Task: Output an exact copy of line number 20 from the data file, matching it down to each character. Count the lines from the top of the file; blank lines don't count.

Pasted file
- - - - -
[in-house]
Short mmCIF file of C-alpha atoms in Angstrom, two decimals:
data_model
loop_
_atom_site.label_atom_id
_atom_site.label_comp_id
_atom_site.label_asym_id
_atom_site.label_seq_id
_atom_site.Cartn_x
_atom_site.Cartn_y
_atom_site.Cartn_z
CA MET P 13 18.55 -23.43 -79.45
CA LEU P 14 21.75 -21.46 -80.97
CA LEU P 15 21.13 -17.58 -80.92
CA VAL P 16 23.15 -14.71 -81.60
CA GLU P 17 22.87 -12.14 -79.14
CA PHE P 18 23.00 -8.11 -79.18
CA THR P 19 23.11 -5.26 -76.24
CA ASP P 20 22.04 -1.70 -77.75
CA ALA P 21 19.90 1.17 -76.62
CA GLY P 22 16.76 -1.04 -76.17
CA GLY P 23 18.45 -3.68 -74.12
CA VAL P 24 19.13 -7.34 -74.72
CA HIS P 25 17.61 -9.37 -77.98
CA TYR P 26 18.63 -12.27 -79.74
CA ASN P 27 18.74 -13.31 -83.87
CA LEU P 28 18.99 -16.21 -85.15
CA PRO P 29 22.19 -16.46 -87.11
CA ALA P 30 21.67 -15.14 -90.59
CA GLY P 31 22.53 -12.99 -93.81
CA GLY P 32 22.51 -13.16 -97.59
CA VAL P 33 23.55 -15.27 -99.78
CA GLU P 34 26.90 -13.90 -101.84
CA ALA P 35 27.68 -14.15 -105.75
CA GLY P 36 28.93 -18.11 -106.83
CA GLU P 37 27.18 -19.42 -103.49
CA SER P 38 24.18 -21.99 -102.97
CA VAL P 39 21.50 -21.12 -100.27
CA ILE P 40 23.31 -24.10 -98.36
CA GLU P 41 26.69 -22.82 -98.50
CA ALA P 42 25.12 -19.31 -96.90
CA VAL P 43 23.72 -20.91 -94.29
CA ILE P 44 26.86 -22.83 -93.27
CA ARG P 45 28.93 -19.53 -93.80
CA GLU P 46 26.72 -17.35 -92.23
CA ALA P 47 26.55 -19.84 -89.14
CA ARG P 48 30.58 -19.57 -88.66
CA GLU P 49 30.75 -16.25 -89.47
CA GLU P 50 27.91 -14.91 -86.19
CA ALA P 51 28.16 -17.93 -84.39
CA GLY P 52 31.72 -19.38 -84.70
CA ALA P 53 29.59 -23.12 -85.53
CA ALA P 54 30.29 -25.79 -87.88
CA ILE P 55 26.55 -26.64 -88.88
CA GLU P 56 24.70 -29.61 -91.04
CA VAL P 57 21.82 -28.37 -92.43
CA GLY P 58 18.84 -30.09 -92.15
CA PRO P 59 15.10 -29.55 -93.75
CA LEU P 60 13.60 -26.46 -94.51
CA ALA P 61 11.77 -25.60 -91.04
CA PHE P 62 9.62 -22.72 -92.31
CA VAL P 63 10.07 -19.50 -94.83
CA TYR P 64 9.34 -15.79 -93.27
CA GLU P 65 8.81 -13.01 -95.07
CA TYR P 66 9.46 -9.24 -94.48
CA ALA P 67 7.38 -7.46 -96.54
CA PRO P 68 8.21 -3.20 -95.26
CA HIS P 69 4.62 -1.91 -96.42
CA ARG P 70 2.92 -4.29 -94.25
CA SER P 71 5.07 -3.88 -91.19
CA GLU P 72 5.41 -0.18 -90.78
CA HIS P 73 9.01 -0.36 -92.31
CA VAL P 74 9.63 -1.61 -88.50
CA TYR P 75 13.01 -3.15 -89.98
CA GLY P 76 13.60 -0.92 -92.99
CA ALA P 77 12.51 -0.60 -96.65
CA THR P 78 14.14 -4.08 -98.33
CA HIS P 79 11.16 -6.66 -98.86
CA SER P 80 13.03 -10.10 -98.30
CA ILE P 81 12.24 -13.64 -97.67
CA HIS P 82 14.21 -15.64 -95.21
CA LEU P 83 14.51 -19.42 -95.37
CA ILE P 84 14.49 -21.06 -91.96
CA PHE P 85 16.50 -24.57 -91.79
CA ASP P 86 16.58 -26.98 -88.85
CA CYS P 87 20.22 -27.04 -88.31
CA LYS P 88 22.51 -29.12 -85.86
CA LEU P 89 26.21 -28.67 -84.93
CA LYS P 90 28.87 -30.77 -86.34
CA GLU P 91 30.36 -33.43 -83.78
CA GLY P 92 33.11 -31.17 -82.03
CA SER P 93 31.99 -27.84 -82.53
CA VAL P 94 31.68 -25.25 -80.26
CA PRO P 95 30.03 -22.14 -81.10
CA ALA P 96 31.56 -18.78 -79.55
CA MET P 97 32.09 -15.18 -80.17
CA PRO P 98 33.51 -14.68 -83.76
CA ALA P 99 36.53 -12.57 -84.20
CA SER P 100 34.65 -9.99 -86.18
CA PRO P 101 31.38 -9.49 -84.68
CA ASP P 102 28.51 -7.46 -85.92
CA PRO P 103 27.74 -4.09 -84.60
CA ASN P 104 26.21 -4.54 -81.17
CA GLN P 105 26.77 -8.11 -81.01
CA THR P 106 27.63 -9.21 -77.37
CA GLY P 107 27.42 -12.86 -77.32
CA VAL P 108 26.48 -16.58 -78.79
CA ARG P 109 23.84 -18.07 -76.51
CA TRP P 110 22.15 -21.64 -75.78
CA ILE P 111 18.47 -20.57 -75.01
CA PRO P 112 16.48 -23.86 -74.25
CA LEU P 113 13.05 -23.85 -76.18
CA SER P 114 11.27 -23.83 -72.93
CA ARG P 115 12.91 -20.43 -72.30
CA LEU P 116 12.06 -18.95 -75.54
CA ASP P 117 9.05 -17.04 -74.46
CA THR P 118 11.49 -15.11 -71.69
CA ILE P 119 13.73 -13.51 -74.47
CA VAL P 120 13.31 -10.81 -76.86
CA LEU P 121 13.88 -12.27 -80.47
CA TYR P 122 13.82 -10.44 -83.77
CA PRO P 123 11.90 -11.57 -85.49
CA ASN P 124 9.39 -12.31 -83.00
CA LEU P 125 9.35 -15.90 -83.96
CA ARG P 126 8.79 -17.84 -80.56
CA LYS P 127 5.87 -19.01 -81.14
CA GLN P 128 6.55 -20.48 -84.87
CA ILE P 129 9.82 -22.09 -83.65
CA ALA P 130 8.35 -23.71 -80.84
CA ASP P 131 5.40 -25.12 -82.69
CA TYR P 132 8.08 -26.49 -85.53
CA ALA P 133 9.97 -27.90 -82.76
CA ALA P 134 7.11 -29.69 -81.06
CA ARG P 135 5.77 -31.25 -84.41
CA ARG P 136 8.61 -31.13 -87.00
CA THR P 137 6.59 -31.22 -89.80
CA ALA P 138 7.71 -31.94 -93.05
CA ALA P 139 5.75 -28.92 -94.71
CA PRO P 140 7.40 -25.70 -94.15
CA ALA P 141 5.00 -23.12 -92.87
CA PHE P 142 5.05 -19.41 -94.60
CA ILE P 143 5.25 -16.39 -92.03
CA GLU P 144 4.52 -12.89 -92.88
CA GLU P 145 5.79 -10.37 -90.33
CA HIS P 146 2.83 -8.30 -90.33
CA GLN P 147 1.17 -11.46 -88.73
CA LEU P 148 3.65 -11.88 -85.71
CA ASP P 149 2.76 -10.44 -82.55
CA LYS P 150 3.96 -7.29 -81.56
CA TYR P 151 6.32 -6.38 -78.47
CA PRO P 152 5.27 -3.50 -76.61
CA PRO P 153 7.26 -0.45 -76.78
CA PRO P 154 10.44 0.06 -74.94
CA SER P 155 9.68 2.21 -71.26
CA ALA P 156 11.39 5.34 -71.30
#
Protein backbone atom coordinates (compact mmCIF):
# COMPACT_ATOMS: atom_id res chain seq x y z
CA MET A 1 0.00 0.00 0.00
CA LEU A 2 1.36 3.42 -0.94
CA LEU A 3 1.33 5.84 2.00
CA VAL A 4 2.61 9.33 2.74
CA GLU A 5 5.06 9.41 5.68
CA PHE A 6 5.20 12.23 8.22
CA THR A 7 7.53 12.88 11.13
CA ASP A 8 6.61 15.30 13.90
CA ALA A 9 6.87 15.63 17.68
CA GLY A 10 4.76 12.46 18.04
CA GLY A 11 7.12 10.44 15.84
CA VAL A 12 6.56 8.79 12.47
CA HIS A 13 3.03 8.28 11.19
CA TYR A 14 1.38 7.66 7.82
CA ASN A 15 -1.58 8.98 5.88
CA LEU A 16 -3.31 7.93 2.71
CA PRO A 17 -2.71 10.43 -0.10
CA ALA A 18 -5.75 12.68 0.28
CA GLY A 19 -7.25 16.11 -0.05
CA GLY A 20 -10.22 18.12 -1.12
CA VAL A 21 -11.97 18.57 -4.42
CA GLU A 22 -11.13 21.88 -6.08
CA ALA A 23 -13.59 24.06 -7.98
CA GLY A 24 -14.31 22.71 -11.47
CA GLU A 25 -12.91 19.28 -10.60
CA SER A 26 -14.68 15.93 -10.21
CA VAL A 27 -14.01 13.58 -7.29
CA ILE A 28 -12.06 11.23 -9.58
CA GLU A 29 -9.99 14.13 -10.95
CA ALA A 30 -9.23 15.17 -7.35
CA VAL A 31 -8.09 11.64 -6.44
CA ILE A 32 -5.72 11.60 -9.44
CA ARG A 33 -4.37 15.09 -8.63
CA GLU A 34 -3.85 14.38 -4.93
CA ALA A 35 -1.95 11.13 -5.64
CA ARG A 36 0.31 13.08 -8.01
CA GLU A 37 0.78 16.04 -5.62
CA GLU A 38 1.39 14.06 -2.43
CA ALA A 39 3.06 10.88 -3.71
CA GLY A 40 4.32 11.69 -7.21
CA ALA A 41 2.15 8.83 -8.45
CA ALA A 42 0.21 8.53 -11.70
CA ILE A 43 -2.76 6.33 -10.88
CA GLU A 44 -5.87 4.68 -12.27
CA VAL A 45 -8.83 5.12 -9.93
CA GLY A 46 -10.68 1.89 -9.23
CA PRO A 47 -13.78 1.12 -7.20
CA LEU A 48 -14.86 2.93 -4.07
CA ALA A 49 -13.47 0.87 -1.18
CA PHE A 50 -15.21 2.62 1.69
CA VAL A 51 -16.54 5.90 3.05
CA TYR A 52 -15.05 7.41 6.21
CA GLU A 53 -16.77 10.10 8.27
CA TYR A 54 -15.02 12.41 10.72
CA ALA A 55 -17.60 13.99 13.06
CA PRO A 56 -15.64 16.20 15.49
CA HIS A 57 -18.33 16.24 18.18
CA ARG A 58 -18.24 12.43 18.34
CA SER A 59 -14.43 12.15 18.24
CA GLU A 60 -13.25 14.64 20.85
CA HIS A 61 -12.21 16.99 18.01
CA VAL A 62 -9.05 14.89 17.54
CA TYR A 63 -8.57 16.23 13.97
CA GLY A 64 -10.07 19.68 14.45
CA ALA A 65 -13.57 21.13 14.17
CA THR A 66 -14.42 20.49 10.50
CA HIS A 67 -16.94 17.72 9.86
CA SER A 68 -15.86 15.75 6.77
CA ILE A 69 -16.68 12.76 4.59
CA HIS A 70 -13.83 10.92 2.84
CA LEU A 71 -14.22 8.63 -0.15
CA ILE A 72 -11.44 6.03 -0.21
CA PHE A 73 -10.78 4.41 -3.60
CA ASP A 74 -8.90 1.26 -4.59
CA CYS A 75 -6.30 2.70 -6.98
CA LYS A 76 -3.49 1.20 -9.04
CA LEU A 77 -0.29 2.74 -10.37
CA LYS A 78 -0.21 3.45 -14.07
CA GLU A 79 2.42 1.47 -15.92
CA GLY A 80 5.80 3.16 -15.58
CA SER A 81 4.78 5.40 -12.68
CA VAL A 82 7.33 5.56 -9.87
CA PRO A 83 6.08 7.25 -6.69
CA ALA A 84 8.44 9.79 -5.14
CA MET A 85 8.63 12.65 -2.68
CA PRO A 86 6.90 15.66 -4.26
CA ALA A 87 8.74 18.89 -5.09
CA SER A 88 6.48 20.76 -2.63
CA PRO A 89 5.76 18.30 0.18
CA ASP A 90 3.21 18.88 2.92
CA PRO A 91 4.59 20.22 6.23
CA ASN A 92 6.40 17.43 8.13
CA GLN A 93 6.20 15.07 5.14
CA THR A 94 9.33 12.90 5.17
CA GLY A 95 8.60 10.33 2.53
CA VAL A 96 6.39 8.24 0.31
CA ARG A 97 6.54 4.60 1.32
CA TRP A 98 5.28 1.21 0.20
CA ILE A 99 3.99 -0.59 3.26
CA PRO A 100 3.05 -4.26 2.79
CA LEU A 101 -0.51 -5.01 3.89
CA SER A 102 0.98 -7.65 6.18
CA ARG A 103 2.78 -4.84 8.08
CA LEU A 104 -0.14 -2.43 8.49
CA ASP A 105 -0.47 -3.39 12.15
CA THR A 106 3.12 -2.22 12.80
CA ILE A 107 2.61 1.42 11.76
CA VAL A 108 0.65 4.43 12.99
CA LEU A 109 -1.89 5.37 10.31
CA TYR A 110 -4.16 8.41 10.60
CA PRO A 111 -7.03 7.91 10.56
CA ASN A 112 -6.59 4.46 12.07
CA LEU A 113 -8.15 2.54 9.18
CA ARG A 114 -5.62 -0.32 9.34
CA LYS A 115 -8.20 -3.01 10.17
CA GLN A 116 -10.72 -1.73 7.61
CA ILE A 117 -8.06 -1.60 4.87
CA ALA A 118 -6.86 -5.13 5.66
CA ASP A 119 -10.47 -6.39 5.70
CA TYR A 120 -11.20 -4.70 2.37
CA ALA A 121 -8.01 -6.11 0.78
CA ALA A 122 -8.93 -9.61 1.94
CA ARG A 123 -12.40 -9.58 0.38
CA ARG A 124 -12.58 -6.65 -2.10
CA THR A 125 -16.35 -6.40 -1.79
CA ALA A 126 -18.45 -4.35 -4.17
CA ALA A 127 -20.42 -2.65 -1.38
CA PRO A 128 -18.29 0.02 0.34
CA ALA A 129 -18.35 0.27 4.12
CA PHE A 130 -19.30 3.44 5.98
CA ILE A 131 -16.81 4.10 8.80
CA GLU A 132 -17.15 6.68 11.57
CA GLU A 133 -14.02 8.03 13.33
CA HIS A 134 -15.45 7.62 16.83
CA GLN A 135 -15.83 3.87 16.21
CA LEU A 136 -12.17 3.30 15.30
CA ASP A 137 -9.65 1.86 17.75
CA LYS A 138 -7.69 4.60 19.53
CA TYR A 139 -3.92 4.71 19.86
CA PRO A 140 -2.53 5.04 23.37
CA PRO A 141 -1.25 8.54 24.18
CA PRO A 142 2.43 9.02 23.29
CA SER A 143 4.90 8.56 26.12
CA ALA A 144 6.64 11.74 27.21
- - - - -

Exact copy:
CA ALA P 21 19.90 1.17 -76.62